Severe weather safety
According to the National Oceanic and Atmospheric Administration, approximately 300 people die each year from weather related incidents such as tornadoes, lightning and flash flooding and the peak months for tornadoes in Texas are March, April and May. Spring and summer in Texas are also notorious for severe thunderstorms.
The first step in ensuring your family’s safety is to develop an emergency plan and be certain that all family members know what to do during a weather emergency. Quiz children by using “what should you do if…” questions. Visit www.redcross.org/services/disaster/keepsafe/ for information.
To stay informed during severe weather, use a NOAA weather radio with a battery backup, the Internet – www.nws.noaa.gov or stay tuned to a local radio or television station. The National Weather Service issues a “watch” when conditions are favorable for the formation of severe weather and a “warning” when severe weather is indicated by radar or has been reported by eyewitnesses.
Thunderstorms can spawn tornadoes and cause heavy winds, flash flooding, lightning and hail and it is important to become familiar with the following safety tips for each of these weather conditions.
- Lightning strikes the earth 20 million times each year.
- If thunderstorms are predicted, postpone outdoor activities.
- Follow the 30/30 lightning safety rule: If after seeing lightning, you cannot count to 30 before hearing thunder – go inside and stay there until you hear no thunder for 30 minutes.
- When caught outdoors during lightning, take shelter in a sturdy building or hard top car and keep the windows closed.
- Avoid touching any metal.
- Stay away from tall objects such as towers, utility poles, power lines and isolated trees.
- If in a wooded area, seek shelter under the shortest trees.
- If no shelter is available, find a low spot away from tall objects, being careful to choose a spot that is not subject to flooding. Squat low to the ground on the balls of your feet and place your hands on your head and your head between your knees. Become as small as possible without lying down. Minimize contact with the ground.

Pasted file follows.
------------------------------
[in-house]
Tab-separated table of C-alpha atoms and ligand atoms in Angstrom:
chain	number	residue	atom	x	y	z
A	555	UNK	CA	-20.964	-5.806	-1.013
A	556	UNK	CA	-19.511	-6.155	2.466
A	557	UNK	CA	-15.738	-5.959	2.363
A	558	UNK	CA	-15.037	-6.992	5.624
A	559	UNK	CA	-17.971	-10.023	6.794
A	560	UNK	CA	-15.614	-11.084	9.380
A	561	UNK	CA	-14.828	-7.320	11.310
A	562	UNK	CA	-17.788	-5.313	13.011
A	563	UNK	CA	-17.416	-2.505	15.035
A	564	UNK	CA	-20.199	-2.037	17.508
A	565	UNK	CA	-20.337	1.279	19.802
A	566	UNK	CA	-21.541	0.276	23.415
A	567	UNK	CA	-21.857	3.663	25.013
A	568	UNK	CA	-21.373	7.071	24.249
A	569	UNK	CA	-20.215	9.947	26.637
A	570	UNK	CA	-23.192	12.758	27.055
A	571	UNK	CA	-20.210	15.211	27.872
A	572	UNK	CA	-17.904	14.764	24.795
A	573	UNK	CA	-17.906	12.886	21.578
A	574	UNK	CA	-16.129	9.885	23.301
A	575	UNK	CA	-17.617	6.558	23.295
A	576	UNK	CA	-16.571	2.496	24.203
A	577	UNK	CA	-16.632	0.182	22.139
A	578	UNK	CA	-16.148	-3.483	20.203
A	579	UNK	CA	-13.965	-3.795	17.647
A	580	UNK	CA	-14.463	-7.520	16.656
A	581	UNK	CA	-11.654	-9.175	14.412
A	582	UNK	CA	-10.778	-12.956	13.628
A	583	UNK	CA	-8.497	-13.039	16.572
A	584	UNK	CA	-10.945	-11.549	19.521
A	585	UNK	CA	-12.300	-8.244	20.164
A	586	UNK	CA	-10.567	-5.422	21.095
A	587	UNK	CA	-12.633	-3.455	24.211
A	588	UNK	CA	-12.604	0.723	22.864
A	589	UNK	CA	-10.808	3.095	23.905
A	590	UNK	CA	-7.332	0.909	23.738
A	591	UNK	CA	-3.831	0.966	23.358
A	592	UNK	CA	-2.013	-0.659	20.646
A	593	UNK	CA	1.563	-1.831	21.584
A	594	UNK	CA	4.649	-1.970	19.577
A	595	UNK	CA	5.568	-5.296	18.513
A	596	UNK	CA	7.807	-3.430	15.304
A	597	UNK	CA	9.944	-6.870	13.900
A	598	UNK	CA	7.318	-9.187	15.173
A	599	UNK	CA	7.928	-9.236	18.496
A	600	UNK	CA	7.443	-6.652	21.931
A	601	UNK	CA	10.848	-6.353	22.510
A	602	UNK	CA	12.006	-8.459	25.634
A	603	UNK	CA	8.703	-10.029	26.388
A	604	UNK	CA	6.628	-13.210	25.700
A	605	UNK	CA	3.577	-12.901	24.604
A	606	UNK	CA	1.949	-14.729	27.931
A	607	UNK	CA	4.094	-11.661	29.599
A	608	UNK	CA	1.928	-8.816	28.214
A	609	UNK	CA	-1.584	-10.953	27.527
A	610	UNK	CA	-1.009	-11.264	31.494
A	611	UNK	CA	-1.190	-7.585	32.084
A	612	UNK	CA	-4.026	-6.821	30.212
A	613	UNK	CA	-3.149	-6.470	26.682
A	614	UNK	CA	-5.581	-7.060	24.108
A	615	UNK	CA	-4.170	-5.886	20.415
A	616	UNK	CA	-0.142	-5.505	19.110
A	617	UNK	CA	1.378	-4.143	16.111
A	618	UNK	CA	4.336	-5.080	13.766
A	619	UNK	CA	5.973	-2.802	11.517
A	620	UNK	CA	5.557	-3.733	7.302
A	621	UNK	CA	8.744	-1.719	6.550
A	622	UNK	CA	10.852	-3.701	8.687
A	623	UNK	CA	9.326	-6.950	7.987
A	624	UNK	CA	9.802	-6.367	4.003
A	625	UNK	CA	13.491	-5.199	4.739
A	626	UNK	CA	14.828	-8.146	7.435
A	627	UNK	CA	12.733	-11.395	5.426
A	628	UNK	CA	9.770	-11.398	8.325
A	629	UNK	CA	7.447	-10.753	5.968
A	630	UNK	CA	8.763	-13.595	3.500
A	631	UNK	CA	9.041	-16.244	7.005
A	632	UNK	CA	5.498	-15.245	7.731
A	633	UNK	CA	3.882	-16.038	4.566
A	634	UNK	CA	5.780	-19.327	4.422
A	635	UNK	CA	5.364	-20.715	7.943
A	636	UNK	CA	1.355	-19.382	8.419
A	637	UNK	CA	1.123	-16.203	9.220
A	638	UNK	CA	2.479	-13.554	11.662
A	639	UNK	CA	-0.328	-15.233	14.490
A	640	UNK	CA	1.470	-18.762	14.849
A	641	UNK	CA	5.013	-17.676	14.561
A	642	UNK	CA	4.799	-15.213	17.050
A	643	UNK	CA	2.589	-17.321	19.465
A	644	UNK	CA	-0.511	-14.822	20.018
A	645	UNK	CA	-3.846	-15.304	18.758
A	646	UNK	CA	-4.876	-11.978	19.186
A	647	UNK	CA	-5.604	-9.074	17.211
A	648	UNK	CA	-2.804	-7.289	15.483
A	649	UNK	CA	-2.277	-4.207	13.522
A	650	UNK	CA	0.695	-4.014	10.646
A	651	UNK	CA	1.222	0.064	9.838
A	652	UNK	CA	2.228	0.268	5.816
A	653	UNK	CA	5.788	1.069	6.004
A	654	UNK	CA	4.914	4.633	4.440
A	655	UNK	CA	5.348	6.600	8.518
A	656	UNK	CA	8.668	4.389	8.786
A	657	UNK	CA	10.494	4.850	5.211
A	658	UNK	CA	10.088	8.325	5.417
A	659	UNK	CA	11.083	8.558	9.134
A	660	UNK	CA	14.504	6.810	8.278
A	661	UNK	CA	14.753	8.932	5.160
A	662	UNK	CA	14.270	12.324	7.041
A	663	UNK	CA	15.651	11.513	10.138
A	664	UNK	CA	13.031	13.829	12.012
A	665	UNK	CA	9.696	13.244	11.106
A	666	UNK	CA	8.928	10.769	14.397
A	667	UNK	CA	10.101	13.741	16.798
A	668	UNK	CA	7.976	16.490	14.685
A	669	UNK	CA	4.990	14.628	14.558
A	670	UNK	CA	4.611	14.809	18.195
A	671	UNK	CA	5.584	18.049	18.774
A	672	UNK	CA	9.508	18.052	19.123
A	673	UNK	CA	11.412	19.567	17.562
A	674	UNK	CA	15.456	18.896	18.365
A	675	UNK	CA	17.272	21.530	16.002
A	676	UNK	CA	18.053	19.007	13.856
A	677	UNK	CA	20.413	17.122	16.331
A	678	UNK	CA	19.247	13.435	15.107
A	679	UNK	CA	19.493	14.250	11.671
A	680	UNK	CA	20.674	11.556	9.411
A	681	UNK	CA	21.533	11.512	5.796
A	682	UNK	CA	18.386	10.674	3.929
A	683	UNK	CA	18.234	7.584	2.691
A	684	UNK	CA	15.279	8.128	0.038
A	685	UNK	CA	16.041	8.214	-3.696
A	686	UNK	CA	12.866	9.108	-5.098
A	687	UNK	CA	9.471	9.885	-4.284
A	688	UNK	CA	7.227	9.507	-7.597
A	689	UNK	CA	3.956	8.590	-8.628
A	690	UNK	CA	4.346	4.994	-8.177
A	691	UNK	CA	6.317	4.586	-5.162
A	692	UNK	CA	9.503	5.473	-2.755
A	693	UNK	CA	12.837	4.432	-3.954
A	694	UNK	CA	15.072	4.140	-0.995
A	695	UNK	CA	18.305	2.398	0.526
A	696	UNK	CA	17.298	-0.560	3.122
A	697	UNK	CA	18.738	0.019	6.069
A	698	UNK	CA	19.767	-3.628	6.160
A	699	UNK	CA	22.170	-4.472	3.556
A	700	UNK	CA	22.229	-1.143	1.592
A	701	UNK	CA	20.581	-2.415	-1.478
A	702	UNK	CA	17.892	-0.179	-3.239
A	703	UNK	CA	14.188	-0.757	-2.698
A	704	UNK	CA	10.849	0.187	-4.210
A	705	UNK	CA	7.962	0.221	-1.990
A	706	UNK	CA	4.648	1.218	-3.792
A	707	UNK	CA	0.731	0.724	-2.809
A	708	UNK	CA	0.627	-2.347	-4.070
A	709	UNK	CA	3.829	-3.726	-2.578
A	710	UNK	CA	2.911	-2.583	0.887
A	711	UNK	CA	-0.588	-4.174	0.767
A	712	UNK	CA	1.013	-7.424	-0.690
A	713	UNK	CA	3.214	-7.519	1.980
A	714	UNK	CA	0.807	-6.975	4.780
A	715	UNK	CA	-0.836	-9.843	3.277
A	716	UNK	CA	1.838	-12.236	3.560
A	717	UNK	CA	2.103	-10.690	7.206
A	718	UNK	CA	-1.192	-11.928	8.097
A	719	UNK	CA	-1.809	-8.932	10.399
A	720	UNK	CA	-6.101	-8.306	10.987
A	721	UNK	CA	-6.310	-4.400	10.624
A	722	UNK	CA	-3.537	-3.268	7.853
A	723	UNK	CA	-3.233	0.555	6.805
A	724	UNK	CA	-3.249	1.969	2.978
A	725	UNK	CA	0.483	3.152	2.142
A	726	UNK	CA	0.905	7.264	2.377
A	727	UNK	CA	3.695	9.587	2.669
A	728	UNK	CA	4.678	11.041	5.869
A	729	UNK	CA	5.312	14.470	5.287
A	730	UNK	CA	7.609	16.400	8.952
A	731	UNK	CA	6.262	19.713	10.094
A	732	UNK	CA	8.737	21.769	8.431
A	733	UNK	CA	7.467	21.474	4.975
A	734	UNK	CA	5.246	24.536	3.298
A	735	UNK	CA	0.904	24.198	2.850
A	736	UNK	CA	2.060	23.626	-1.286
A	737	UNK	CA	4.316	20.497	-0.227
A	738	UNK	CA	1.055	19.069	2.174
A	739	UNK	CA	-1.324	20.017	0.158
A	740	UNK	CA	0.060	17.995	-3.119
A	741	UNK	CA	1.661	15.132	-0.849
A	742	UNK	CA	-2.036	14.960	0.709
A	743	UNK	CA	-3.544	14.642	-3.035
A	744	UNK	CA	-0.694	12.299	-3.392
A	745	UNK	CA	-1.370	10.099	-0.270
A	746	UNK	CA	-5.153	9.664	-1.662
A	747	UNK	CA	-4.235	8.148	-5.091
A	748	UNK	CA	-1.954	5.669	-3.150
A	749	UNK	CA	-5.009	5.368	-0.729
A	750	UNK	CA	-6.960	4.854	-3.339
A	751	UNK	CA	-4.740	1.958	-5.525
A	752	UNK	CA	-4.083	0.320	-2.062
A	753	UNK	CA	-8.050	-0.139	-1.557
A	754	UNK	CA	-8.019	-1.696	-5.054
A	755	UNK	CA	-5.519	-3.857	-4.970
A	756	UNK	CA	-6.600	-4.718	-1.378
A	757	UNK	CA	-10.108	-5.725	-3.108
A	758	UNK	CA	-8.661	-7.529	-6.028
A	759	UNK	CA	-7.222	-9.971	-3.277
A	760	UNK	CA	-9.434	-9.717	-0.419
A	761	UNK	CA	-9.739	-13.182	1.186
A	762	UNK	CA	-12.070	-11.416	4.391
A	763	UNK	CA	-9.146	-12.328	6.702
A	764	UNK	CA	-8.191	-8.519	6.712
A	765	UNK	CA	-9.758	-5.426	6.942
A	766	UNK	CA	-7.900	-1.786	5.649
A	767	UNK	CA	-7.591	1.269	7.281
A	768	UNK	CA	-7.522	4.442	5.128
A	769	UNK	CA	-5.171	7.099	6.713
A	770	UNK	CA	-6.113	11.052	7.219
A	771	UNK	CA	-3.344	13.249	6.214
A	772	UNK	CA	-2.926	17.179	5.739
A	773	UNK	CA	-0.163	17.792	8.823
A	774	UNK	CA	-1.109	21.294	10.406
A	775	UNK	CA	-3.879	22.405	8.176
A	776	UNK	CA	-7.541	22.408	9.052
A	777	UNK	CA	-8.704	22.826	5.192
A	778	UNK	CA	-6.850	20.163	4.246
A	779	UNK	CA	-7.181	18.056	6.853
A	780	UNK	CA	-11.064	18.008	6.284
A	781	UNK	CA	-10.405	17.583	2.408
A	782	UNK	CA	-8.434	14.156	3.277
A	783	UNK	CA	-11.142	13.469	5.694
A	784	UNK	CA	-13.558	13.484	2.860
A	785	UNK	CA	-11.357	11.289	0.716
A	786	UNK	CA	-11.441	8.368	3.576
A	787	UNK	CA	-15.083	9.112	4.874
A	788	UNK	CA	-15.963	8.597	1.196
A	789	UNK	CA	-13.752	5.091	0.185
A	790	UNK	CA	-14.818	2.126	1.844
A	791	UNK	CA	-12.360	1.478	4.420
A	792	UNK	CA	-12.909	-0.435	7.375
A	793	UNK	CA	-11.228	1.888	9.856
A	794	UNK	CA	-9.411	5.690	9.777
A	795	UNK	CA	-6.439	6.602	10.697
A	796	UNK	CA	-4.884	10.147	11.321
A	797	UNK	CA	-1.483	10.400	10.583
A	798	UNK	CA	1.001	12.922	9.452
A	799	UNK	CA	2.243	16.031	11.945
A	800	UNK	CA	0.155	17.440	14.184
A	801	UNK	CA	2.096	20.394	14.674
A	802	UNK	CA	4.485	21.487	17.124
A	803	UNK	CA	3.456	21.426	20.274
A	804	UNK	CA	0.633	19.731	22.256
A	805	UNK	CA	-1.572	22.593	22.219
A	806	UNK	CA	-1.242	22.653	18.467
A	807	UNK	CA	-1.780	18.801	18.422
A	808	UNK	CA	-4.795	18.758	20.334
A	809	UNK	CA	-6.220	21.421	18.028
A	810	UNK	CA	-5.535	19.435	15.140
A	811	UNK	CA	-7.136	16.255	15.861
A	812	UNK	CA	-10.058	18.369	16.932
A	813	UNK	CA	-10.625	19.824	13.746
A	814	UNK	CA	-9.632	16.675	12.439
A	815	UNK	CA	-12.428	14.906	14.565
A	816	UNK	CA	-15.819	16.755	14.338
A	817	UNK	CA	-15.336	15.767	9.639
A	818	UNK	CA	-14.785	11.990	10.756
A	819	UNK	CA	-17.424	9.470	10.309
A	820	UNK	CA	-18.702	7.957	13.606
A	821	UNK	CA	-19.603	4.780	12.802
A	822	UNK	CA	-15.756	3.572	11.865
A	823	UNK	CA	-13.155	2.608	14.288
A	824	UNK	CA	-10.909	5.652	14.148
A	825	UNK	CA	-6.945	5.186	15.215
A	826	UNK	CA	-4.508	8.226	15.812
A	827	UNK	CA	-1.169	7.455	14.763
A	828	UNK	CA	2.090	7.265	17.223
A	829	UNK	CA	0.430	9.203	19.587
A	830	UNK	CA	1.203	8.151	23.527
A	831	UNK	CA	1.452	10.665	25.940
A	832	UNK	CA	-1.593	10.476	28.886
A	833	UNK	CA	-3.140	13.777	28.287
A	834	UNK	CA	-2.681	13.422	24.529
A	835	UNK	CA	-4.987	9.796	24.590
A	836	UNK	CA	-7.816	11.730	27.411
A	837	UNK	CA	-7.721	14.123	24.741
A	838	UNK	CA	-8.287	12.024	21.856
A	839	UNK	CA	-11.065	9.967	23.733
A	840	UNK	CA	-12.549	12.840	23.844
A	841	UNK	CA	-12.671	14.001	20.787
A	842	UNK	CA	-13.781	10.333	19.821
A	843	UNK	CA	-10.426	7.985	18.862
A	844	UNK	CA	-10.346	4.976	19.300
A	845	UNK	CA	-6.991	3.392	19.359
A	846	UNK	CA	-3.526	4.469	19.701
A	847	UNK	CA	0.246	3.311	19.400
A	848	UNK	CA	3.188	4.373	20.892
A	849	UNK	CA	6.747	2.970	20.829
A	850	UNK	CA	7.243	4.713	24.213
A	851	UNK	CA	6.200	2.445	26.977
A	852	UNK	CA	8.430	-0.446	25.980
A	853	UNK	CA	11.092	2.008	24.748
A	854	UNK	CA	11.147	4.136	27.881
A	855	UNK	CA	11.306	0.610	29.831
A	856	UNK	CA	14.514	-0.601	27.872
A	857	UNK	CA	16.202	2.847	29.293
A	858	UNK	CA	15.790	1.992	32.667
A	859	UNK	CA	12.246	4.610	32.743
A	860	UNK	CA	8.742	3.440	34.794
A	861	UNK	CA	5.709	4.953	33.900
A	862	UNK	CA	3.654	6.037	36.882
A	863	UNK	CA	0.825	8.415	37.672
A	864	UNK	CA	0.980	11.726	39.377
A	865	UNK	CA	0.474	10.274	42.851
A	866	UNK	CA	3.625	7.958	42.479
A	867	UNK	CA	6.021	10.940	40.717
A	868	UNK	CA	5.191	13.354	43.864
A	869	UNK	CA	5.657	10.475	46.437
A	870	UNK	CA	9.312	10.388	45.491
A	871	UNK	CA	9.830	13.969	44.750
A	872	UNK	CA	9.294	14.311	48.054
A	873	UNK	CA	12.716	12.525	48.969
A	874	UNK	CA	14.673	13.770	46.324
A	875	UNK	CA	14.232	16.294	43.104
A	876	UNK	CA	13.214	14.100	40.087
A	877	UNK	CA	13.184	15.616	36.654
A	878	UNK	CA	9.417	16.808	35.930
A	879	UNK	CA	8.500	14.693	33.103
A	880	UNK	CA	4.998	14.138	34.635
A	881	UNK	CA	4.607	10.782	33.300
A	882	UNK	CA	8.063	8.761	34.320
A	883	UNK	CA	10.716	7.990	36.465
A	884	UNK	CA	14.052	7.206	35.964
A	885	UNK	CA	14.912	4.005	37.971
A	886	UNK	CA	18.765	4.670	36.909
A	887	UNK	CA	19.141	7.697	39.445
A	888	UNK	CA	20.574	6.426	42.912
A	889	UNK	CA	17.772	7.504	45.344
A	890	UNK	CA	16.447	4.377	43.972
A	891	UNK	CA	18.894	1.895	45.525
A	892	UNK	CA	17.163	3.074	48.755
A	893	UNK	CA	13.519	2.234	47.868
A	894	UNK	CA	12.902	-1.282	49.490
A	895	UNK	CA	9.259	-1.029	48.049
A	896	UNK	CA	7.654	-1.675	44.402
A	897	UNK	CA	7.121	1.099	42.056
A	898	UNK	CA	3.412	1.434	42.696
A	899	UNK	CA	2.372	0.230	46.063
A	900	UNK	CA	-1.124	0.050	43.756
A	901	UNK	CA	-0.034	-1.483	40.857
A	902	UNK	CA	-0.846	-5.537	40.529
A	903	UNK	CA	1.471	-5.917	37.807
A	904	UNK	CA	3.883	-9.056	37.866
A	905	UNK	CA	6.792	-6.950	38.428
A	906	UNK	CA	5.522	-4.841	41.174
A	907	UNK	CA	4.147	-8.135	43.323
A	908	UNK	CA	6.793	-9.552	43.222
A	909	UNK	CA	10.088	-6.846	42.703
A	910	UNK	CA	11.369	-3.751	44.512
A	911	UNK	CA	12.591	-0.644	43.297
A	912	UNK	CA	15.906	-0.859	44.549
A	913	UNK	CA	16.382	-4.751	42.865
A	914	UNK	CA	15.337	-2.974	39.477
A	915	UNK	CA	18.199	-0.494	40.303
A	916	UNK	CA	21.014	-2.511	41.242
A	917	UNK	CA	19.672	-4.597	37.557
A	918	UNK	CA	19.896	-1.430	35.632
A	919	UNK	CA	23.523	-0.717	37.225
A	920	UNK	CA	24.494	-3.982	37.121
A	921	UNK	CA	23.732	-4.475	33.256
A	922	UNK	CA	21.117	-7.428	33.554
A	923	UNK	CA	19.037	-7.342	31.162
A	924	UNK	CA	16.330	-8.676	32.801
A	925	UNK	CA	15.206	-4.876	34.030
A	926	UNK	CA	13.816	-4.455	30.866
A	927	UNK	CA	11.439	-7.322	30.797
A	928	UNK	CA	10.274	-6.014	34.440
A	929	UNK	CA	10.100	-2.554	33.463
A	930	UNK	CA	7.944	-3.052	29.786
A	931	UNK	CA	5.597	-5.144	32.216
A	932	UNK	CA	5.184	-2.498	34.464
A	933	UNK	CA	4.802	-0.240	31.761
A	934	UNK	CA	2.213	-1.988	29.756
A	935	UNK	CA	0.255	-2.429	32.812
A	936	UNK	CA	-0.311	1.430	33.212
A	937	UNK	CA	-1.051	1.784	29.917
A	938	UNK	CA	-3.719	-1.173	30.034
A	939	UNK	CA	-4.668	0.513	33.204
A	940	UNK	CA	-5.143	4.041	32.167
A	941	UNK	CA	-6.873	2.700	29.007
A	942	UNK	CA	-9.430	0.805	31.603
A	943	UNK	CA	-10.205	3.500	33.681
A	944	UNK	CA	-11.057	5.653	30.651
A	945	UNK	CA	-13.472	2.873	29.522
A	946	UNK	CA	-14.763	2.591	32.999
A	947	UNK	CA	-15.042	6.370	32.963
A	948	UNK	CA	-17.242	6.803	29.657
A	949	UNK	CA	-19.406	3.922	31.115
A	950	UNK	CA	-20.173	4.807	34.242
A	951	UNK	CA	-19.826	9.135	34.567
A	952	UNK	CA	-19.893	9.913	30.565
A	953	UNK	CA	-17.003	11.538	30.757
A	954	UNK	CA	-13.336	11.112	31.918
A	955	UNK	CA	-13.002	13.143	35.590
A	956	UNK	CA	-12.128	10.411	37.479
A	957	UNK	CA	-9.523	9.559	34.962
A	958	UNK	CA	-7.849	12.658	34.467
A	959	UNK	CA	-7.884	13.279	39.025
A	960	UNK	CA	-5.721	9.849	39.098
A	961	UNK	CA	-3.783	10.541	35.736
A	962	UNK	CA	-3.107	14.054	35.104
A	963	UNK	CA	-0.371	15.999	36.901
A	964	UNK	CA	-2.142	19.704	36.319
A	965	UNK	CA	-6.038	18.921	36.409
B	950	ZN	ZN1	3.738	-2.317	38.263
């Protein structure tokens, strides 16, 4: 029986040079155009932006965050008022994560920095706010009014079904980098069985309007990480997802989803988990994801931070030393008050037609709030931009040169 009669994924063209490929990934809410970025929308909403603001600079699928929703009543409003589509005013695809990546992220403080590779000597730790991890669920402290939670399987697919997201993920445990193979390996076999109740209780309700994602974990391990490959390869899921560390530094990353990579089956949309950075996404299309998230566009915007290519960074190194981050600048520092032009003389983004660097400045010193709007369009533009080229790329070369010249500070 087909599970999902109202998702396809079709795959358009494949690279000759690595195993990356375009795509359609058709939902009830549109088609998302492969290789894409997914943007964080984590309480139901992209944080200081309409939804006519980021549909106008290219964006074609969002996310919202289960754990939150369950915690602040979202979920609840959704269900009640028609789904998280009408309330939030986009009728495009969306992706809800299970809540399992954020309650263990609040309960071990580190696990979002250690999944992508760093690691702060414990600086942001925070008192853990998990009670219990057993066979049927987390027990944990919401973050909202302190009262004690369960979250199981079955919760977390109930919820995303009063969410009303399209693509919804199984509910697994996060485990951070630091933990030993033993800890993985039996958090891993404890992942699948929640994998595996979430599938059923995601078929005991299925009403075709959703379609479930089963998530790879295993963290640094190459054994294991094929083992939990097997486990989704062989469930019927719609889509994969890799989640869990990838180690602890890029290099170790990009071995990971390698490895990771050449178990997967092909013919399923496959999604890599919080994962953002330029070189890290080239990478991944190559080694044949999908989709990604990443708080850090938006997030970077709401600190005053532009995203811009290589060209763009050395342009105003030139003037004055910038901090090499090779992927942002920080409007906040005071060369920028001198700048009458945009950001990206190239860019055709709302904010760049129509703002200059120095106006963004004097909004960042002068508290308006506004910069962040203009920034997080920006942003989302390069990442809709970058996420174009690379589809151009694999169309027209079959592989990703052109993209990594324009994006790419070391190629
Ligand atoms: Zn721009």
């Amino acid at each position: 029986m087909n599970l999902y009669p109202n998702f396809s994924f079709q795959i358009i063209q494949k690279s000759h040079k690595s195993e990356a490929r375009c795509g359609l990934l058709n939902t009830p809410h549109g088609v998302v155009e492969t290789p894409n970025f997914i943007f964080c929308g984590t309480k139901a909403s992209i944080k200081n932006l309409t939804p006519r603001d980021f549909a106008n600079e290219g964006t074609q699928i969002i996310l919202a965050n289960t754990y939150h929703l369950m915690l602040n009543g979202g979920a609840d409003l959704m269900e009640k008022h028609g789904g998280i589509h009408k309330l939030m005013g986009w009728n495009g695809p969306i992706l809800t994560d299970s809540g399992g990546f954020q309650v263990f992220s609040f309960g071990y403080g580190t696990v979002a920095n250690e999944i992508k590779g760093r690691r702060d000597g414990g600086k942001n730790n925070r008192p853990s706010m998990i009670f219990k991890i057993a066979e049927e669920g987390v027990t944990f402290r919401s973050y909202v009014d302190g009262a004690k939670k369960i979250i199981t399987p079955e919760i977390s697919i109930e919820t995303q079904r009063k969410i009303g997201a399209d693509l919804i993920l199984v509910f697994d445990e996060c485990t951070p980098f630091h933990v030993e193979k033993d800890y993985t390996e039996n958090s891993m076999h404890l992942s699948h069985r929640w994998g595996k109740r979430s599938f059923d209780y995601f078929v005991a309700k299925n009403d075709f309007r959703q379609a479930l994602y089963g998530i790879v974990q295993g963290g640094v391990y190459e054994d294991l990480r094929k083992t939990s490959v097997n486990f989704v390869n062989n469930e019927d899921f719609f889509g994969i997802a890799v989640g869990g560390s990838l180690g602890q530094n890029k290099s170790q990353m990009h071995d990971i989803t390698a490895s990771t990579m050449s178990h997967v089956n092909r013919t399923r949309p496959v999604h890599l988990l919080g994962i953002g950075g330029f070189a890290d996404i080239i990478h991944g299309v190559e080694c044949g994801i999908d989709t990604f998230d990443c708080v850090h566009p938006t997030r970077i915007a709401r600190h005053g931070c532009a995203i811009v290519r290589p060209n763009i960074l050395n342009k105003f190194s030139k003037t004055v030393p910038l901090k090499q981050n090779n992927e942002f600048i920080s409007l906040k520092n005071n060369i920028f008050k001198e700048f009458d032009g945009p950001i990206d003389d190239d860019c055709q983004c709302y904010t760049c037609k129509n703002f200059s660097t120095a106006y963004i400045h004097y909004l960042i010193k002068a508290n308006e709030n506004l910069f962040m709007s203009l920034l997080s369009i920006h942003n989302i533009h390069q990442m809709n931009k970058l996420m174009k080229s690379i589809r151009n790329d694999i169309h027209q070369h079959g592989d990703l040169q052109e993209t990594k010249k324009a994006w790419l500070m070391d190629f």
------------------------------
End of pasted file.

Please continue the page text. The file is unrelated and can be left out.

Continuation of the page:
- If you are in or on the water, seek shelter on dry land.
- When at home, unplug all unnecessary appliances and avoid using corded telephones and electrical appliances. Do not take a shower or bath during a storm. Turn off air conditioners, as power surges can cause damage.
- High winds are responsible for the largest part of thunderstorm damage and can exceed 100 mph.
- Seek sturdy shelter and stay away from windows and doors.
- Put as many walls between you and the outside as possible.
- Avoid driving as high winds can make controlling vehicles difficult.
- Secure loose items such as patio furniture.
- Keep property clear of dead, rotted trees and loose branches that might be blown down and cause damage or injury.
- Tornadoes can develop quickly with no advance warning. Watch for signs such as dark, often greenish sky, large hail, or a loud roar.
- Seek shelter such as a basement or small interior room or hallway on the lowest floor and get under sturdy furniture or in the bathtub. If possible, cover yourself with a blanket or sleeping bag.
- Put as many walls between you and the outside as possible. Stay away from windows and doors.
- Get out of cars. Never try to outrun a tornado – leave your car and seek safe shelter.
- If outside, lie flat in a ditch and cover head with your hands.
- Watch for flying debris.
- Leave mobile homes and go to the lowest floor of a nearby sturdy building.
- Never walk, swim, or drive in floodwaters.
- Do not drive through moving water.
- Steer clear of high water, storm drains, ditches, culverts, etc.
- When floodwaters are encountered, stop, turn around and go another way. Get to higher ground.
- Never let children play near storm drains.
Have an emergency kit containing the following items
- First aid kid
- Portable radio/extra batteries
- Flashlight/extra batteries
- Emergency food and water and a manual can opener
- All necessary prescription and nonprescription medications